Posted by: Kathryn Hulick | April 24, 2010

The Rocket Lottery

NASA’s Kennedy Space Centre, Florida.

Image courtesy of NASA and Wikimedia Commons.

The blast shakes my beside table. The alarm clock quivers in its trap of duct tape, but doesn’t fall. A strip of velcro holds on to my book and toothbrush.

After the last rocket launch dropped a dinner plate on my cat, I bought a whole industrial role of super strength velcro, and attached it to everything I could find that might fall. My cat is okay, by the way. She just hates me now.

I sit up in bed and look out the window. The glare of rocket fire lights the night, shining like a shooting star heading the wrong way, back out to heaven.

“Who’s heading up?” I ask the disappearing metal star. “A president? A billionaire? A lottery winner?”

Sweat plasters my hair to my neck. I don’t sleep with any covers, but I still wake up drenched. I don’t dare open the window, though. And that has nothing to do with the noise. One puny window doesn’t stop the noise of a rocket launch less than a mile away. No, I don’t dare let the putrid, steamy, polluted air in.

“You’d think they’d build more of those rockets. They’d make billions sending people up.” I tell my cat. She’s glaring at me from the doorway, a safe distance from any plates or other dangers. Like I planned this midnight disturbance just to annoy her.

They already make billions, since a trip costs more money than most people see in about ten lifetimes. That’s why you have to be ultra rich or powerful. Or ultra lucky. My cat paws at the small, overfull trashcan in the corner, pulling out a crumpled ball of lottery ticket vouchers.

I’ve been entering for the past eight years. Since I was fourteen and got an illegal ID. I moved here because it’s cheap. I can spend a few hours each day needling innocent internet users with annoying advertisements, then put half the money toward tickets. And I’m close enough to watch the rockets. To feel the rockets. My parents think I’m torturing myself, and my last boyfriend left me after I refused to go out with him and his friends on the same night as a rocket launch.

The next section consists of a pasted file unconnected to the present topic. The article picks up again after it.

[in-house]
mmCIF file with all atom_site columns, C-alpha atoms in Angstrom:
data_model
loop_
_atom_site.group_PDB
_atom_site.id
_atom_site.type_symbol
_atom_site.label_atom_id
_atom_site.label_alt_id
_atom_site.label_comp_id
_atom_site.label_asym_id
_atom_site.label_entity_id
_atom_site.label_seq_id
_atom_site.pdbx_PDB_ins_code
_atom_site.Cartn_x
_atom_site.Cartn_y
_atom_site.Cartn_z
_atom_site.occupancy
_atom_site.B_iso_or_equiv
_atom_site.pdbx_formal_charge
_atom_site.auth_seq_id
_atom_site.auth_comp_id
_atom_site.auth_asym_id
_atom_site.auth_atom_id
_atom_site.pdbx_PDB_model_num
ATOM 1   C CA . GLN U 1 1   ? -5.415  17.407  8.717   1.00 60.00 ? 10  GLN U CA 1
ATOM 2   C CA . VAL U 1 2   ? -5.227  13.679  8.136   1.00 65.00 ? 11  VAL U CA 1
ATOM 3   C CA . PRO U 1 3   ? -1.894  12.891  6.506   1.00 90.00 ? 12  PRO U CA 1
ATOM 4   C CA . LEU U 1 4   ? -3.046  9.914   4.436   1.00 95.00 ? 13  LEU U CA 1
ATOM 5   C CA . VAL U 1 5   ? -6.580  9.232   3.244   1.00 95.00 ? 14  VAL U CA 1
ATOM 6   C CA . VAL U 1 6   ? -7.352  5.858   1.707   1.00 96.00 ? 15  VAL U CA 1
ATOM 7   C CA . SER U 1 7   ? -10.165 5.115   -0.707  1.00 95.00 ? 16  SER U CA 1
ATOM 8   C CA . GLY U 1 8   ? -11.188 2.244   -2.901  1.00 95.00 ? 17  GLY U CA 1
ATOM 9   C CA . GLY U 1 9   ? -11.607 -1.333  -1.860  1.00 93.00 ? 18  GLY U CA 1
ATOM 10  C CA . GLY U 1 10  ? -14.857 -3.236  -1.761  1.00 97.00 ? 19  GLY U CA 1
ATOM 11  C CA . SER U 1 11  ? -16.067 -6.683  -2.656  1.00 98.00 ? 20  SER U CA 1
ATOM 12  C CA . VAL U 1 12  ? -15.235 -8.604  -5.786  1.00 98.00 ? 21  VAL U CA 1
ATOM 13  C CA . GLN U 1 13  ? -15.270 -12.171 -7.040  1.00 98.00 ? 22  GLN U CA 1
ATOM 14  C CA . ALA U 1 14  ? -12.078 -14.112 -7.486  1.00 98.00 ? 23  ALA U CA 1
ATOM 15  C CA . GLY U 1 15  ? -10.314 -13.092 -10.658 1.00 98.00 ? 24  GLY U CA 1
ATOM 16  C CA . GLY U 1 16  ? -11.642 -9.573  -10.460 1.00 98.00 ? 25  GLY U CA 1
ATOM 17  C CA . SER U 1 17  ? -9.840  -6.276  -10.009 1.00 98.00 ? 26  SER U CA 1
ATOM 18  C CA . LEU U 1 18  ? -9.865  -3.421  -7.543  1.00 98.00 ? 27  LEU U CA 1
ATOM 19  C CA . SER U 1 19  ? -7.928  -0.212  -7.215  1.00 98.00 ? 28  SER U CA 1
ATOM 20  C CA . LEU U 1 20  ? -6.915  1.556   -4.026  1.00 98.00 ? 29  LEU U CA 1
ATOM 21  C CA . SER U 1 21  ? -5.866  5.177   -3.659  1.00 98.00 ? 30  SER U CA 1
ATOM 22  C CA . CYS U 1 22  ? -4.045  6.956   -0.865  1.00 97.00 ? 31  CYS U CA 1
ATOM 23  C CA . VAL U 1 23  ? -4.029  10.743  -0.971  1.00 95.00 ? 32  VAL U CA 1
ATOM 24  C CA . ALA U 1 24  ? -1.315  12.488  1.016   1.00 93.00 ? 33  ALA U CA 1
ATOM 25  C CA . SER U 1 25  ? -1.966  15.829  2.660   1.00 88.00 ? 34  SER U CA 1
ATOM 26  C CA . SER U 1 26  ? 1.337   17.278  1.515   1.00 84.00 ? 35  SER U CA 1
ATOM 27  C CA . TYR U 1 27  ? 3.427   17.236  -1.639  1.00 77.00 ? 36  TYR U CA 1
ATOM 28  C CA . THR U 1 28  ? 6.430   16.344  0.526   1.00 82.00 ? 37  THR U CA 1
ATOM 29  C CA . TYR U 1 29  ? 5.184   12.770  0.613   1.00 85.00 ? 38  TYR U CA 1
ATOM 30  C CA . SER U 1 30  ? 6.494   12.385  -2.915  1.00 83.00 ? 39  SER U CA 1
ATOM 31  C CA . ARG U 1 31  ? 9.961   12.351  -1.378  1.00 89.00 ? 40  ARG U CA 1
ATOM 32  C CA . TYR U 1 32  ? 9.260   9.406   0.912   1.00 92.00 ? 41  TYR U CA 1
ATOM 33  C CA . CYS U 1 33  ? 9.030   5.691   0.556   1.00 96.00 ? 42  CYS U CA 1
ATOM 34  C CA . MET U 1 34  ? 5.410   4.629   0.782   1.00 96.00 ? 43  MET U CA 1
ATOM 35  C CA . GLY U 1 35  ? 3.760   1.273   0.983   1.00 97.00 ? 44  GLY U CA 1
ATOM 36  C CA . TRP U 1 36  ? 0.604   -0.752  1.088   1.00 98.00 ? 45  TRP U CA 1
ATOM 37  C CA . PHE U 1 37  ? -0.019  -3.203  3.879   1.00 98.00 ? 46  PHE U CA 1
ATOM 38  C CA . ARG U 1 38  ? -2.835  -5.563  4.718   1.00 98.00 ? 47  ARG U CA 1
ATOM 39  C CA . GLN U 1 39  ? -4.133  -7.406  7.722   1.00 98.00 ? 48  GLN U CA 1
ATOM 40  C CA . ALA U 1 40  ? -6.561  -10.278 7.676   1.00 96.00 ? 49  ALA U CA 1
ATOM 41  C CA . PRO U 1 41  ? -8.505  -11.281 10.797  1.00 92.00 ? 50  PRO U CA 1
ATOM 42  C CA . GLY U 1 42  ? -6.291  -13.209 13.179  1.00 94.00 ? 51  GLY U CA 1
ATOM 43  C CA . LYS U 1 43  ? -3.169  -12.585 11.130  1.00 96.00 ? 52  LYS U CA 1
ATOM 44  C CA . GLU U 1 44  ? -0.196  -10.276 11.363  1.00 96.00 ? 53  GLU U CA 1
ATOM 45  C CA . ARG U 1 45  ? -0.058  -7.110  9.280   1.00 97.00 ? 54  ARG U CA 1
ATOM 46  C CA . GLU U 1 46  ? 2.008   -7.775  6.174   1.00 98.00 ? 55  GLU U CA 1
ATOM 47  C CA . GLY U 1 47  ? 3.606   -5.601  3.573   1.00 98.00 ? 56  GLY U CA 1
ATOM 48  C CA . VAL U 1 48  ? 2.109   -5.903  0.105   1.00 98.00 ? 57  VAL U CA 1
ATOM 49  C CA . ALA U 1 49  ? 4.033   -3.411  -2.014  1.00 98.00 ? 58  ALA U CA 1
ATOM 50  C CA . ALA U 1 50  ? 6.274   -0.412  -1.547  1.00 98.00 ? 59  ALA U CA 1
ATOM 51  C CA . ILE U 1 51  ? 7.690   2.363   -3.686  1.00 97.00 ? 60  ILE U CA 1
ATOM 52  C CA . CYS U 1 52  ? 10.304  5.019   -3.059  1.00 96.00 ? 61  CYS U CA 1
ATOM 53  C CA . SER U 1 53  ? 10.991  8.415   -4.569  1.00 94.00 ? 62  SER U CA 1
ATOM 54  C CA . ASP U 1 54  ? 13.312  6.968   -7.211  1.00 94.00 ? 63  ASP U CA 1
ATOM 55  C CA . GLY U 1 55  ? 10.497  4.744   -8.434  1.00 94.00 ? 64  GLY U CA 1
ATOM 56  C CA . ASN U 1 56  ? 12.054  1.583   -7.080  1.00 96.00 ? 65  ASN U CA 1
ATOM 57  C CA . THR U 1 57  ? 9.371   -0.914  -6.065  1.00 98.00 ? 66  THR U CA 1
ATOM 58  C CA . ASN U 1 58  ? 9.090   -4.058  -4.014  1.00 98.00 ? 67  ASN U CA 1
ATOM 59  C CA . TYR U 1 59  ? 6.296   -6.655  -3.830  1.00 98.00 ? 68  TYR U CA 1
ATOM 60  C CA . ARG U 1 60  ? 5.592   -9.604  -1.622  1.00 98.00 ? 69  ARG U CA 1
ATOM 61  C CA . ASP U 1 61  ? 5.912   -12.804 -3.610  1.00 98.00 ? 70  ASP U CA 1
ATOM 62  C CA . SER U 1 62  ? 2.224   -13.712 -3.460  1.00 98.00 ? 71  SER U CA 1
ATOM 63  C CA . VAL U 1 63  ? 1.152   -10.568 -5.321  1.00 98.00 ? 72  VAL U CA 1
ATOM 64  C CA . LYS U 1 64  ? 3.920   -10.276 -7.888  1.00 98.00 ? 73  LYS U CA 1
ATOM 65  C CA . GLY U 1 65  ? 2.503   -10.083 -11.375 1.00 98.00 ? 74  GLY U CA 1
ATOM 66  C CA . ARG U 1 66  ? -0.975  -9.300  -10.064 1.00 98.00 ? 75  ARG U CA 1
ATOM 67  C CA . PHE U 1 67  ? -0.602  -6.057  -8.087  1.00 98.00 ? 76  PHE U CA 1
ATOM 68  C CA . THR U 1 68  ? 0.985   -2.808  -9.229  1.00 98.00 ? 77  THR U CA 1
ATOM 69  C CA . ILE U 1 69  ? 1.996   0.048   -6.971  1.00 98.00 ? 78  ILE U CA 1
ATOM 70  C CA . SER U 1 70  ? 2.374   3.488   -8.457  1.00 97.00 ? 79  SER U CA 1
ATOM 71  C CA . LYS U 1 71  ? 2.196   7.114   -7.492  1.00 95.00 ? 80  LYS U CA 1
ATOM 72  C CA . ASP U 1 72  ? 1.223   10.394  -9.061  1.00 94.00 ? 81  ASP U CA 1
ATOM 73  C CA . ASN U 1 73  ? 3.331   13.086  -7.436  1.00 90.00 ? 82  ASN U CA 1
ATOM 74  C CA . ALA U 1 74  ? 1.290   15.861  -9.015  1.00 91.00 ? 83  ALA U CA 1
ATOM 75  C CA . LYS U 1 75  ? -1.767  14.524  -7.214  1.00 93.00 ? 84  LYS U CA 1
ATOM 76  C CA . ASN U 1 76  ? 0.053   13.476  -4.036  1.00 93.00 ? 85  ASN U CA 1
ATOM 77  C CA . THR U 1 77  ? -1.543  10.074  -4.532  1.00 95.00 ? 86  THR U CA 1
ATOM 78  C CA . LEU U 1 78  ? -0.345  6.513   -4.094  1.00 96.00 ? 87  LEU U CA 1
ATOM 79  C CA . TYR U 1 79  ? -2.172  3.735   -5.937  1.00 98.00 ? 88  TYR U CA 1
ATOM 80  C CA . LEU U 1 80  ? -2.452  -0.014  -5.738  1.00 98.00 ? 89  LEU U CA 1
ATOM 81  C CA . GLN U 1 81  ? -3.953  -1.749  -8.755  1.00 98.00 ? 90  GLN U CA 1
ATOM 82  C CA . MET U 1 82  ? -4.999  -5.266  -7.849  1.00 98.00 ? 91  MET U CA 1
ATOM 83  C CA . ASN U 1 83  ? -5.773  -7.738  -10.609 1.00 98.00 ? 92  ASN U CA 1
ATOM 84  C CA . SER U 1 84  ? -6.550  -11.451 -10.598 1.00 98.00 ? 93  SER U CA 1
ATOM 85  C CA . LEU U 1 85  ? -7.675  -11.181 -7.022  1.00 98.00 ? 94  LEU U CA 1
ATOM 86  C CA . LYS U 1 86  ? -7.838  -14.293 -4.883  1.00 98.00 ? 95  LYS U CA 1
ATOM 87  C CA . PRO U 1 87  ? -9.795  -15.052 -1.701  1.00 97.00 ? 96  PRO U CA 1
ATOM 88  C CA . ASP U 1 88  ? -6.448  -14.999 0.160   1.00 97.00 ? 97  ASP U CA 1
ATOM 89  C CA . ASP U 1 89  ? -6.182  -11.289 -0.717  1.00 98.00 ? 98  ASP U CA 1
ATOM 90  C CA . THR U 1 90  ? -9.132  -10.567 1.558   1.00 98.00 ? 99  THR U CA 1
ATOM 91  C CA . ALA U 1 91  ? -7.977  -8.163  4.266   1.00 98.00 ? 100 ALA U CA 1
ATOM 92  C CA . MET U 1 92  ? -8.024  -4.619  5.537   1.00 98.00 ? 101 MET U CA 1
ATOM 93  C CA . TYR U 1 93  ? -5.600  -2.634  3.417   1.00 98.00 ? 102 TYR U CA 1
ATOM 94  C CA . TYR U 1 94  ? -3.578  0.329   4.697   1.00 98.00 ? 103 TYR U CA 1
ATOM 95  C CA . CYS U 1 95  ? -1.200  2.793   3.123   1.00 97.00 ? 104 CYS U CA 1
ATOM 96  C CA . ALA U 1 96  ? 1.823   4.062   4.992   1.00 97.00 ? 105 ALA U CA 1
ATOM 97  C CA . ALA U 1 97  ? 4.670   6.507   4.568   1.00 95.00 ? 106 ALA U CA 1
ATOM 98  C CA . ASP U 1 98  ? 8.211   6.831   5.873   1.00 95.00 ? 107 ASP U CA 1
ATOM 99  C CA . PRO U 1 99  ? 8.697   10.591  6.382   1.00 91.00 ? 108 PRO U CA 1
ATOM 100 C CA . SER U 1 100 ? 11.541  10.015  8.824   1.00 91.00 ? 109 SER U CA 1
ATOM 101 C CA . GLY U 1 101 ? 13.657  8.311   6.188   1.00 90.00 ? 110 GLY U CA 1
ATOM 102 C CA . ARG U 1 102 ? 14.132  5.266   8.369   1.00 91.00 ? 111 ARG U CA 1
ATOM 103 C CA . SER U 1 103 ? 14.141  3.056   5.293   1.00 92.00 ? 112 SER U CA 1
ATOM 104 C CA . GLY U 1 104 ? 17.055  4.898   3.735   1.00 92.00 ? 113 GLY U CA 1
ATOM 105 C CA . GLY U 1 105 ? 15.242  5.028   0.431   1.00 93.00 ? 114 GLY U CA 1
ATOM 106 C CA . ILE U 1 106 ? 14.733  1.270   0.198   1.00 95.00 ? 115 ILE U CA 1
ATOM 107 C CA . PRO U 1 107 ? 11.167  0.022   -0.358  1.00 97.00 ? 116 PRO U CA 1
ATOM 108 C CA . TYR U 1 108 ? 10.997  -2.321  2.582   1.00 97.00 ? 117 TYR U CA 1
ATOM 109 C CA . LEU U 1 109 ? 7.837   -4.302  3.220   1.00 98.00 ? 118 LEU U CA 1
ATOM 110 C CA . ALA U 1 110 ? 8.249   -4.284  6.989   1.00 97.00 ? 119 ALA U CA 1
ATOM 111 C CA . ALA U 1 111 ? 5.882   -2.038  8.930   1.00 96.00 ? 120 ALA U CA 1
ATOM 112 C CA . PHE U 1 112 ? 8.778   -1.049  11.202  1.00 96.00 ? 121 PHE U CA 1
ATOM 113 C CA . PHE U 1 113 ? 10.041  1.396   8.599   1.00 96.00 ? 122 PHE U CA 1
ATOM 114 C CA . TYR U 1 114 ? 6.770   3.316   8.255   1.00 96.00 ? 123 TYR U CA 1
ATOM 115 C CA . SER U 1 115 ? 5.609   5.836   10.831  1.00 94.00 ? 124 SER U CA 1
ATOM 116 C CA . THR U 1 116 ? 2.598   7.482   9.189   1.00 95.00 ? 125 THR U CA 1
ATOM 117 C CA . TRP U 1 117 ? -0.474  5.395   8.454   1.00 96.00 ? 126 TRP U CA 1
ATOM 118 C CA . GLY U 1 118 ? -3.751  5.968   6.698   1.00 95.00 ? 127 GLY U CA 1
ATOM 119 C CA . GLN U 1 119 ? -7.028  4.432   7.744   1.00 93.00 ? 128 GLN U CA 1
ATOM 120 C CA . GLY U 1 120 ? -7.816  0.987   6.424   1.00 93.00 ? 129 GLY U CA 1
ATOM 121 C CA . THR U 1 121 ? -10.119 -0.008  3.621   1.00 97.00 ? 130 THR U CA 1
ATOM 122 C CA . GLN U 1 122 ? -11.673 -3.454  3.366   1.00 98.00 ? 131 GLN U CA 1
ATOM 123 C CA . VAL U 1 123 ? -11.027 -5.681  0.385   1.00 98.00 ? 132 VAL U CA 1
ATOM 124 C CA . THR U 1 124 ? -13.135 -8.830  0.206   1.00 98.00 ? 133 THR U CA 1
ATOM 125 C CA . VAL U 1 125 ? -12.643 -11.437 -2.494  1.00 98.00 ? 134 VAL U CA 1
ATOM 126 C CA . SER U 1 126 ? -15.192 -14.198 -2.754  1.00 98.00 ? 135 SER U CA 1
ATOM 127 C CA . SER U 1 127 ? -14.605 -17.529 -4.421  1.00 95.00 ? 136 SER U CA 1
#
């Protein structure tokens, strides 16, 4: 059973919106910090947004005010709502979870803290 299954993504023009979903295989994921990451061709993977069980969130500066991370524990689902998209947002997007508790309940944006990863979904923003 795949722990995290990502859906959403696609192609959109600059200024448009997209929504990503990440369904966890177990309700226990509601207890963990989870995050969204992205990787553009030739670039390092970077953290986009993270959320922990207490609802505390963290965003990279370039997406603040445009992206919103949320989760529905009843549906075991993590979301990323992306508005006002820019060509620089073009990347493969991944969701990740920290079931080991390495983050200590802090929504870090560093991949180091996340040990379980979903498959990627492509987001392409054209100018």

Whatever. Who wants to put on a mask to go tromping out on that sun-cracked wasteland of asphalt outside? They don’t understand that each launch feeds my determination. I wasn’t the one, but next time…

The rocket carries you to a paradise of slow-motion waterfalls and knobby, ballooning trees flourishing in the low gravity. There are flowers of all shapes and sizes, all edible. No poisons, no predators, only insects and birds to pollinate the gardens. Most people, the rich and powerful, come for a visit only. They have business earth-side. Summits and Wars and Concerts and Commercials.

Others stay. The lucky ones. They throw off their masks, let their muscles adjust, and float-jump through the flowers, inventing new sports, new laws, new languages, and expanding their home. The space-city is still being built, new wings and gardens are added with each launch.

My cat steps a bit closer, watches me open my computer and log in to I don’t even have to look at the screen as my fingers fly across the selection options. A minute later, a voucher prints off on my computer. You need to have physical evidence of entry to win.

Maybe this is the one.


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